Local campaigners to challenge loop-hole in religious discrimination in admissions at new faith schools

August 29, 2012

The Richmond Inclusive Schools Campaign (RISC) has been granted permission for a Judicial Review of their local Council’s decision to approve the opening of a Voluntary Aided faith school that will be able to select all of its pupils on religious grounds, rather than open an Academy faith school, where such discrimination would  be capped at 50% of places.

RISC was established in 2011 with a key aim of opposing religious selection in the admission policy of local schools and unites a wide range of local people in the London Borough of Richmond. When proposals were put forward for a new Catholic secondary school, the campaign lobbied that the school should not select its pupils on religious grounds, and later sought and got the support of local MP, Vince Cable and also the Education Secretary, Michael Gove, that the proposed school should instead only select half its pupils with recourse to religion.

This suggestion was rejected however, despite RISC and its lawyers claiming that Section 6A of the recently introduced Education Act 2011 requires any local authority inEnglandwhich believes there is a need for a new local school to first invite bids for an Academy school. Under current Government policy, all new Academy faith schools that open and which do not replace a pre-existing state funded faith school, are limited in selecting pupils on religious grounds to half of their places. The campaign is going to court with the British Humanist Association to close what they see as a loop-hole to subvert this 50% rule.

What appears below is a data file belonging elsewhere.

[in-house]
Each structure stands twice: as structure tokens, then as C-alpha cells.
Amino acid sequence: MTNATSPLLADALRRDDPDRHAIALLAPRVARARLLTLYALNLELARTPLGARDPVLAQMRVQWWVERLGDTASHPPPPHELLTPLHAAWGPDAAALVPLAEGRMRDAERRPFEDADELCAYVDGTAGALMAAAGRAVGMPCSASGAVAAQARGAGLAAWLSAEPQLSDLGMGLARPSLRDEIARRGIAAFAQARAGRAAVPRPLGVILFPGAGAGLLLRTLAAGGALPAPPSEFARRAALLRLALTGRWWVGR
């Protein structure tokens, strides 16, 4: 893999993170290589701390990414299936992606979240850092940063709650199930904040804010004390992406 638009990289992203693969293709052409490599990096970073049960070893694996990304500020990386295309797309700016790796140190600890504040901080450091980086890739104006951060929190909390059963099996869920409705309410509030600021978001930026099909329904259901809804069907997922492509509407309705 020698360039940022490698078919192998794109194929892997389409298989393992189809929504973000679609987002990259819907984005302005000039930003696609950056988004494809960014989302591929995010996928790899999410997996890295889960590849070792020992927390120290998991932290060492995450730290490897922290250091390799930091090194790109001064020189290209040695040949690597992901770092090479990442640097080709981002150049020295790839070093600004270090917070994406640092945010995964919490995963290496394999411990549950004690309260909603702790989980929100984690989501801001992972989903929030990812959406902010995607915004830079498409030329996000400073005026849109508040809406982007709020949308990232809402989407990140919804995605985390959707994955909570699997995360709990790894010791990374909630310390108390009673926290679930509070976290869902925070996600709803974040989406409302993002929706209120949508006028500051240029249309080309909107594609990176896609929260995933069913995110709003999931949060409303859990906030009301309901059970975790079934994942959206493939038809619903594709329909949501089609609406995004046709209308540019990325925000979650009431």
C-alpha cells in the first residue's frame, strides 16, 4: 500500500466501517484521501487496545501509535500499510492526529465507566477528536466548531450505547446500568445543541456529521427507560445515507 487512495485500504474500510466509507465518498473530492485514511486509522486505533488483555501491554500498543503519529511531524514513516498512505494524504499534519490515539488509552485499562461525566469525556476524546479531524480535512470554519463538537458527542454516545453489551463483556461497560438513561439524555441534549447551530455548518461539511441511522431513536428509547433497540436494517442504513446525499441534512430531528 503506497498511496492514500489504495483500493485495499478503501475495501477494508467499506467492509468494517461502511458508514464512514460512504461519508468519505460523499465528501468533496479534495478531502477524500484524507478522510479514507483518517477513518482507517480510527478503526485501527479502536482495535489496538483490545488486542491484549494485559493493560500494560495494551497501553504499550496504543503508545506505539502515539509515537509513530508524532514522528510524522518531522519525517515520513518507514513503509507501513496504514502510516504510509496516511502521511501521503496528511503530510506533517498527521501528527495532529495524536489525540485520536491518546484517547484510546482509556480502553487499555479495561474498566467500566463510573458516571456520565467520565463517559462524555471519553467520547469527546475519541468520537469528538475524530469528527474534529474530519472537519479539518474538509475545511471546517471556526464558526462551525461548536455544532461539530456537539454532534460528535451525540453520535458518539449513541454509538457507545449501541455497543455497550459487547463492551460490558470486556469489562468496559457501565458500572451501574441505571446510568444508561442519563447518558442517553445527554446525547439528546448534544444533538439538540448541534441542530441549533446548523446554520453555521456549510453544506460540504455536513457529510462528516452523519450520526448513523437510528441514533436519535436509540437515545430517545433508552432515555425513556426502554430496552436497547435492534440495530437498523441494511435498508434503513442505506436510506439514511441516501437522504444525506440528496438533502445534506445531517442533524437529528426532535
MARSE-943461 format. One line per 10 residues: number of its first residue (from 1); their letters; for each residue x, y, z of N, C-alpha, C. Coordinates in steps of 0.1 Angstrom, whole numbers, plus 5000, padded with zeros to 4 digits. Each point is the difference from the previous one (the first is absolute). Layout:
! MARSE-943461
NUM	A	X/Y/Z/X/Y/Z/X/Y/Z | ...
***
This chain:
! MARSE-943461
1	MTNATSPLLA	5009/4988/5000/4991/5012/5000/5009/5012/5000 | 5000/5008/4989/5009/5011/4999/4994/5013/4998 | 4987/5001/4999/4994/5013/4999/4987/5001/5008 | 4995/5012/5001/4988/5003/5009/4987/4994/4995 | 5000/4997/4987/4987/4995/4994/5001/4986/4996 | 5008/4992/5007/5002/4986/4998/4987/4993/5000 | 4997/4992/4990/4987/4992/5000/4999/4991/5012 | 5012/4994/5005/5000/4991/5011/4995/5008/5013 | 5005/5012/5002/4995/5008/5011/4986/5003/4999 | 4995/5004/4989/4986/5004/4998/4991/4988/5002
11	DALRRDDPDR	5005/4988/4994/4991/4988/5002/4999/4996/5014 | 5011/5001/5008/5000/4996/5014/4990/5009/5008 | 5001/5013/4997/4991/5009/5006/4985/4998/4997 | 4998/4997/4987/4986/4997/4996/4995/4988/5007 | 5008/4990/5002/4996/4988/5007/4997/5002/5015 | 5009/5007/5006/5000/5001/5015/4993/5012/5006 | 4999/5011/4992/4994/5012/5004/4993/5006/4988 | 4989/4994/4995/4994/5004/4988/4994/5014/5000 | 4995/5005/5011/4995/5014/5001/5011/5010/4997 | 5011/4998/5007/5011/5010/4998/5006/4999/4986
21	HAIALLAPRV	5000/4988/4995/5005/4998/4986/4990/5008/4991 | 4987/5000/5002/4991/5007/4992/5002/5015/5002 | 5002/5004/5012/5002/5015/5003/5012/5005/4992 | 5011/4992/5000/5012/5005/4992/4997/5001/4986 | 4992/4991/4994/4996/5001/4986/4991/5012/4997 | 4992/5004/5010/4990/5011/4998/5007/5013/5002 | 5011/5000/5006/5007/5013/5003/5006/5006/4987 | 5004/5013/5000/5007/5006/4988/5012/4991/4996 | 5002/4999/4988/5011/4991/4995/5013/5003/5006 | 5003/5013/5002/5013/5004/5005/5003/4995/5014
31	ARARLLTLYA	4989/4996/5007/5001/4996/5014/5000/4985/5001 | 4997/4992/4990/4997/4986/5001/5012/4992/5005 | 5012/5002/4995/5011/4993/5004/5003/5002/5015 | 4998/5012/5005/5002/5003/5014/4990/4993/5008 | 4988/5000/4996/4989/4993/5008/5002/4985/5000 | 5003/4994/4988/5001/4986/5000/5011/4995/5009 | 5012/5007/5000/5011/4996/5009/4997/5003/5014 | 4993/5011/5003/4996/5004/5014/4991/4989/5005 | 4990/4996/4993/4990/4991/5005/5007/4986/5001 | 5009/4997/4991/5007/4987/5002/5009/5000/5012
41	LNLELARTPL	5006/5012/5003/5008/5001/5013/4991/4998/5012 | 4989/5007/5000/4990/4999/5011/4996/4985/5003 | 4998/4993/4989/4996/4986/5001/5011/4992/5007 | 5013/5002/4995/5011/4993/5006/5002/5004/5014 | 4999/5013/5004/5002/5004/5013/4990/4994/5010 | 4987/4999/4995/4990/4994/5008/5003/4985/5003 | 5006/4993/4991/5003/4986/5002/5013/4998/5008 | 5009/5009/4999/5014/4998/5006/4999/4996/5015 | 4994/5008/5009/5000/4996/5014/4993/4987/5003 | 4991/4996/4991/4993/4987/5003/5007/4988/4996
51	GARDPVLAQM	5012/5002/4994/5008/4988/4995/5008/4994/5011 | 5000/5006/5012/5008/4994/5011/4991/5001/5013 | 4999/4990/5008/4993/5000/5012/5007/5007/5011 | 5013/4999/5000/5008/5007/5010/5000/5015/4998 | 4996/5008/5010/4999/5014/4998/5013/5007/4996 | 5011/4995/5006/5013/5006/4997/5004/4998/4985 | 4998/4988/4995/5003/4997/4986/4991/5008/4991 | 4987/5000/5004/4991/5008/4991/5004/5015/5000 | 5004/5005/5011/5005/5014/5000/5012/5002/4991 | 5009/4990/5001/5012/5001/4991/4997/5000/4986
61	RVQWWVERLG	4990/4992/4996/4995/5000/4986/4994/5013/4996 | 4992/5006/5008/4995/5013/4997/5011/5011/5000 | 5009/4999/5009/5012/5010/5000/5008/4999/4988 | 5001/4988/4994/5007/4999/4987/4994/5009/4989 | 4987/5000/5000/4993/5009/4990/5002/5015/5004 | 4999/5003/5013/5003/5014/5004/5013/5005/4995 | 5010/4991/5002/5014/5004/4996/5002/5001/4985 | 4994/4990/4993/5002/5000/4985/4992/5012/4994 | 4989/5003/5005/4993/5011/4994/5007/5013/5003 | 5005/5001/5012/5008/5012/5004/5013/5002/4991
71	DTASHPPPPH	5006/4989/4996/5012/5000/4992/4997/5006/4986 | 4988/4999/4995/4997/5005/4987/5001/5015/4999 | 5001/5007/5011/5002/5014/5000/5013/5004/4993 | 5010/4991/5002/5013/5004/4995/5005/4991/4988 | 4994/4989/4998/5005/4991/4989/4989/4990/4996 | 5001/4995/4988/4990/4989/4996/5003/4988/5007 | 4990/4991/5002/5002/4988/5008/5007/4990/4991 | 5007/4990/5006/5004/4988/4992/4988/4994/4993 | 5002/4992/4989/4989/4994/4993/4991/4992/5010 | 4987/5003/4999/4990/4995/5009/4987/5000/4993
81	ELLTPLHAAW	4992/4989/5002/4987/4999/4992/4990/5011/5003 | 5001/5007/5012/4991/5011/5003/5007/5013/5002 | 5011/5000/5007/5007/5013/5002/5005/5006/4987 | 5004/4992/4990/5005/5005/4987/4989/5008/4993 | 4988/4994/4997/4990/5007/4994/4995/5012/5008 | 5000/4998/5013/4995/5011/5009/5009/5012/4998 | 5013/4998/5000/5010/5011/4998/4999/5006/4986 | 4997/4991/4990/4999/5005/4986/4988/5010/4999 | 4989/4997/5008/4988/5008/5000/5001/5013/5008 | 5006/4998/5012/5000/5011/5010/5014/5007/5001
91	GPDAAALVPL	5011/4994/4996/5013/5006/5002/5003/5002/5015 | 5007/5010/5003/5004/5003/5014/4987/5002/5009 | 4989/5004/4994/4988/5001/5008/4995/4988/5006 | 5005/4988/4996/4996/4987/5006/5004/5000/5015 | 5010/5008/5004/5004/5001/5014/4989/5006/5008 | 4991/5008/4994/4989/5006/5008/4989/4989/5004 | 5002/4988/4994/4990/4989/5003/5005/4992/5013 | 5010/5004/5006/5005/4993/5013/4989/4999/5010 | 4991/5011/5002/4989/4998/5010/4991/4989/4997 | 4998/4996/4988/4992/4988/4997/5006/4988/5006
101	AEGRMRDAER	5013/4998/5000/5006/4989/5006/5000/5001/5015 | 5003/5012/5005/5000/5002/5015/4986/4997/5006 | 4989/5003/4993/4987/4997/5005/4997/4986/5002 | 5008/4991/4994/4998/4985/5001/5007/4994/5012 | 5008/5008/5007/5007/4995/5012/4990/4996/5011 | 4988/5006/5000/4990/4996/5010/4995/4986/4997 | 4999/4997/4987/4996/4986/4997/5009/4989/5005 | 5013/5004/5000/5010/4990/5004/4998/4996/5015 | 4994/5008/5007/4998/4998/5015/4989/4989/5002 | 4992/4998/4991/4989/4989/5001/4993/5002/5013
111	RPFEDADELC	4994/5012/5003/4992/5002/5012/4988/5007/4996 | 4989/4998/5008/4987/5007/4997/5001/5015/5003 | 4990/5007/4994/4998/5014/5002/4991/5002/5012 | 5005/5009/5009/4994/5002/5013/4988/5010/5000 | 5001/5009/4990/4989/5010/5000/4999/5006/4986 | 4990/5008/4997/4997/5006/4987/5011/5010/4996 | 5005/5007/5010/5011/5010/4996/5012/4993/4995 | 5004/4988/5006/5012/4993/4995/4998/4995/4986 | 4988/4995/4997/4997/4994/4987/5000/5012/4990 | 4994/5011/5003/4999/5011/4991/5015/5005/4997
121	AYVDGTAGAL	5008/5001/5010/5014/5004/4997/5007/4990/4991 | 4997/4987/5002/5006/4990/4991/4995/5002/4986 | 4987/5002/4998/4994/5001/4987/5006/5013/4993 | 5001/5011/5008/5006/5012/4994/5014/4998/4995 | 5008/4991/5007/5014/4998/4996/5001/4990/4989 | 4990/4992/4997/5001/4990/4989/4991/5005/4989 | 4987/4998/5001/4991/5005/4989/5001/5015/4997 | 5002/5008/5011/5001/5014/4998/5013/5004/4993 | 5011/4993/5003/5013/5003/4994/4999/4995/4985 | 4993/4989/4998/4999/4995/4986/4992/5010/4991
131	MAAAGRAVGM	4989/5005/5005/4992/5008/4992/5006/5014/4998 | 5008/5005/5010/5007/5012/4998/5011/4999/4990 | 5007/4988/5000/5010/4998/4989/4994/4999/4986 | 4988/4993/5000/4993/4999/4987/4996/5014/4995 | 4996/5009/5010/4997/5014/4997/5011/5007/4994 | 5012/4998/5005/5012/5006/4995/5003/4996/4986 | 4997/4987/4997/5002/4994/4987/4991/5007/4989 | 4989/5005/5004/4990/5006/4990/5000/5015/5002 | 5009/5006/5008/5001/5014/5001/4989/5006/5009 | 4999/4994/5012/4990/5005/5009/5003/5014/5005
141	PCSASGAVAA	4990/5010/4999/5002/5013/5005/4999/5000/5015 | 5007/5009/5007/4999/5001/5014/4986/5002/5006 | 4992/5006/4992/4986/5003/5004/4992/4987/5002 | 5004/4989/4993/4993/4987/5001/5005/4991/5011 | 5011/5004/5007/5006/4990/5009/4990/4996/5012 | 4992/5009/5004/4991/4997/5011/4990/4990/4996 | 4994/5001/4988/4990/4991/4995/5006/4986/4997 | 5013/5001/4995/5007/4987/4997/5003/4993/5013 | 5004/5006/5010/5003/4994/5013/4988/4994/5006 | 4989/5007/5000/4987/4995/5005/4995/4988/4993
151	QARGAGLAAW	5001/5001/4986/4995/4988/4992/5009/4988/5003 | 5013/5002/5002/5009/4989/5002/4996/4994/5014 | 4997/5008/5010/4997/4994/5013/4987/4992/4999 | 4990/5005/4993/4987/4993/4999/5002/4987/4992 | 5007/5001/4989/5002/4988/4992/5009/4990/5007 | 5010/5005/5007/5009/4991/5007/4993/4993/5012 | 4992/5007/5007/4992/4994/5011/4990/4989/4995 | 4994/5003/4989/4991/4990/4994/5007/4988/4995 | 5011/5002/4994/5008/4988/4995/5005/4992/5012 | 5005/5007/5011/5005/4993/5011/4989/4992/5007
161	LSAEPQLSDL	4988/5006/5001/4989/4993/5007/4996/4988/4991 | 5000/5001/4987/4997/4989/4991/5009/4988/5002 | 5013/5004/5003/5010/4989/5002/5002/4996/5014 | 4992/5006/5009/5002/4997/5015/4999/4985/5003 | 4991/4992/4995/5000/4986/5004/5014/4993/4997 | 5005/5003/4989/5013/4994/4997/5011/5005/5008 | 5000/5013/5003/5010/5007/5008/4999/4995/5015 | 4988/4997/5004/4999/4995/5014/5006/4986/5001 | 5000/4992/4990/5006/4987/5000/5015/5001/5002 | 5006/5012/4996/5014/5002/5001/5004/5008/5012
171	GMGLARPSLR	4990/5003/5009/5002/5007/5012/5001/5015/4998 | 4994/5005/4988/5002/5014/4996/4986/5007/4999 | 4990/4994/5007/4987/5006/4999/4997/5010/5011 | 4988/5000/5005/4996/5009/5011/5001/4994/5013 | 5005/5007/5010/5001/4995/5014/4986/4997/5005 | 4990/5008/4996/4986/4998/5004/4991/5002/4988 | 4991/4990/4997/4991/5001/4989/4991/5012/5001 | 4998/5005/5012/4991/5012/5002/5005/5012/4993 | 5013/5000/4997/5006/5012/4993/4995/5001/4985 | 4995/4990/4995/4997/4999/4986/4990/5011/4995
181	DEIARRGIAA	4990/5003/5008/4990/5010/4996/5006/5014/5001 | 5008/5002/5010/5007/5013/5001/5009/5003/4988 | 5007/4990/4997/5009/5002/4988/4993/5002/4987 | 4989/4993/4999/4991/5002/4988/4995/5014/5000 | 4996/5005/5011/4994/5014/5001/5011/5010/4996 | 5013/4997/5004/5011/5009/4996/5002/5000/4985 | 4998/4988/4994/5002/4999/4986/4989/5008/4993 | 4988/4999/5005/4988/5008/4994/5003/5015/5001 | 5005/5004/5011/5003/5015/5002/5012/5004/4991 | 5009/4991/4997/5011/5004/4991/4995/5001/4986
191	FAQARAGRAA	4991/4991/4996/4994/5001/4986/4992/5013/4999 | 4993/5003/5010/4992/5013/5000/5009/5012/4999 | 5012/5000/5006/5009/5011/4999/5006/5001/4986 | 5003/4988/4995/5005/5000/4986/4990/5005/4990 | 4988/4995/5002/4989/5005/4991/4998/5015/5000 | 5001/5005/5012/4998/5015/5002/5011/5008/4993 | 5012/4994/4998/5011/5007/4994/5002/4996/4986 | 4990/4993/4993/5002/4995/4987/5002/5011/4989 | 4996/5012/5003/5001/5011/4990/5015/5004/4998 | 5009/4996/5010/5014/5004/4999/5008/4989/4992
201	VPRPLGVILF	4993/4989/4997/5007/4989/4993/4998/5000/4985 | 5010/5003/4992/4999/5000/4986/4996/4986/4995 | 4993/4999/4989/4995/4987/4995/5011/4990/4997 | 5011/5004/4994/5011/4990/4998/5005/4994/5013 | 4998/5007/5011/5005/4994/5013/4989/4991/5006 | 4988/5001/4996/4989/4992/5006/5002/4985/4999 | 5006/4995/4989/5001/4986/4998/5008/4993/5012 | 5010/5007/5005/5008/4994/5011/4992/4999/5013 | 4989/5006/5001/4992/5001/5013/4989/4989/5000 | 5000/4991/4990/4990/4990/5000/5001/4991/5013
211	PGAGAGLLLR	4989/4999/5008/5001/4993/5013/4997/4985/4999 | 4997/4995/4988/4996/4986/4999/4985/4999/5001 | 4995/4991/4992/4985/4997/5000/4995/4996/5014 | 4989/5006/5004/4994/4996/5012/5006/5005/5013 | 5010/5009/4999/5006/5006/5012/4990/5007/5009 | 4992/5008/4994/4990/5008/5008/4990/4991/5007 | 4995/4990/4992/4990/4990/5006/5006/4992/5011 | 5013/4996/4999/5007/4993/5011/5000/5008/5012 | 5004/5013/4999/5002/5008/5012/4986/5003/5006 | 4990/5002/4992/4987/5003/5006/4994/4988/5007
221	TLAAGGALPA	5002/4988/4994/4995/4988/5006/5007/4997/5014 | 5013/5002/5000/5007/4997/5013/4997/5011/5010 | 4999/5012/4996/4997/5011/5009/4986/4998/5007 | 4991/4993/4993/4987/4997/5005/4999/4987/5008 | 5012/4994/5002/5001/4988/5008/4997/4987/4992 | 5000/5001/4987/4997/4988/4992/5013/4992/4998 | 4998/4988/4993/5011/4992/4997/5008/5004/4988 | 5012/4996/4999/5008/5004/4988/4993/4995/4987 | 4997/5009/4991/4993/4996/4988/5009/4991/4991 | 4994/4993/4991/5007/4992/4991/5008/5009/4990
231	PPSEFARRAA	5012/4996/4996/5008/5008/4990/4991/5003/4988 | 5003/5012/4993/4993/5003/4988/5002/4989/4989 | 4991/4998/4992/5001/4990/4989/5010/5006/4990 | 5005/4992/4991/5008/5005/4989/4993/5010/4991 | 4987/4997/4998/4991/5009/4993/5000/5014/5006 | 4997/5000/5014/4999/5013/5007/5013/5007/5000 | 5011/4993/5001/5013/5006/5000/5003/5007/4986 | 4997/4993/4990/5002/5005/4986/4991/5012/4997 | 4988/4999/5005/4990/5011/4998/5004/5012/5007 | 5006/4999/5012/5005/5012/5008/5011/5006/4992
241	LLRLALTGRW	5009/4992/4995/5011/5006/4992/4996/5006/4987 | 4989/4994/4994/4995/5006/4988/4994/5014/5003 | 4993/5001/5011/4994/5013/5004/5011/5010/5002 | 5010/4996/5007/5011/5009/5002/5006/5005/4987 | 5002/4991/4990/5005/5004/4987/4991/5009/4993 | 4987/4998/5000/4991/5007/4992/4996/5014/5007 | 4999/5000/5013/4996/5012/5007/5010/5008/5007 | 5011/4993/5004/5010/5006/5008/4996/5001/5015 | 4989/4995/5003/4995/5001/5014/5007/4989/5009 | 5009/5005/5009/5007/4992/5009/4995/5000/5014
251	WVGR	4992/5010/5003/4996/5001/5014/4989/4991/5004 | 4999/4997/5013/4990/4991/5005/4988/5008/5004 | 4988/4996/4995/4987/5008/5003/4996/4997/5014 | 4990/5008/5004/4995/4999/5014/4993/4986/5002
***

In granting permission for a Judicial Review of Richmond Council’s decision to open a Voluntary Aided faith school, Judge Ockleton of the High Court decided that “Despite what the defendant [the Council] says it seems to me that it is arguable that the consultation [to open the voluntary aided school] was based on a decision that provision was necessary … If that is right, section 6A was engaged … [and] if section 6A applied, or if the consultation mis-stated the Council’s position, [then the] decision was arguably unlawful.”

Chair of the Accord Coalition, Rabbi Dr Jonathan Romain MBE, said ‘The introduction in 2010 by Government of the 50% rule has been a very significant development in recent faith school policy. It highlights how religious discrimination in pupil admissions is being increasingly viewed as outmoded, and how it is not required to ensure that faith schools maintain their ethos.

‘This legal case could therefore have very important consequences for the opening of new state funded faith schools in England, and in turn, on their ability to discriminate against children on the grounds of religion.  Accord will therefore follow the outcome of the Judicial Review very closely.”

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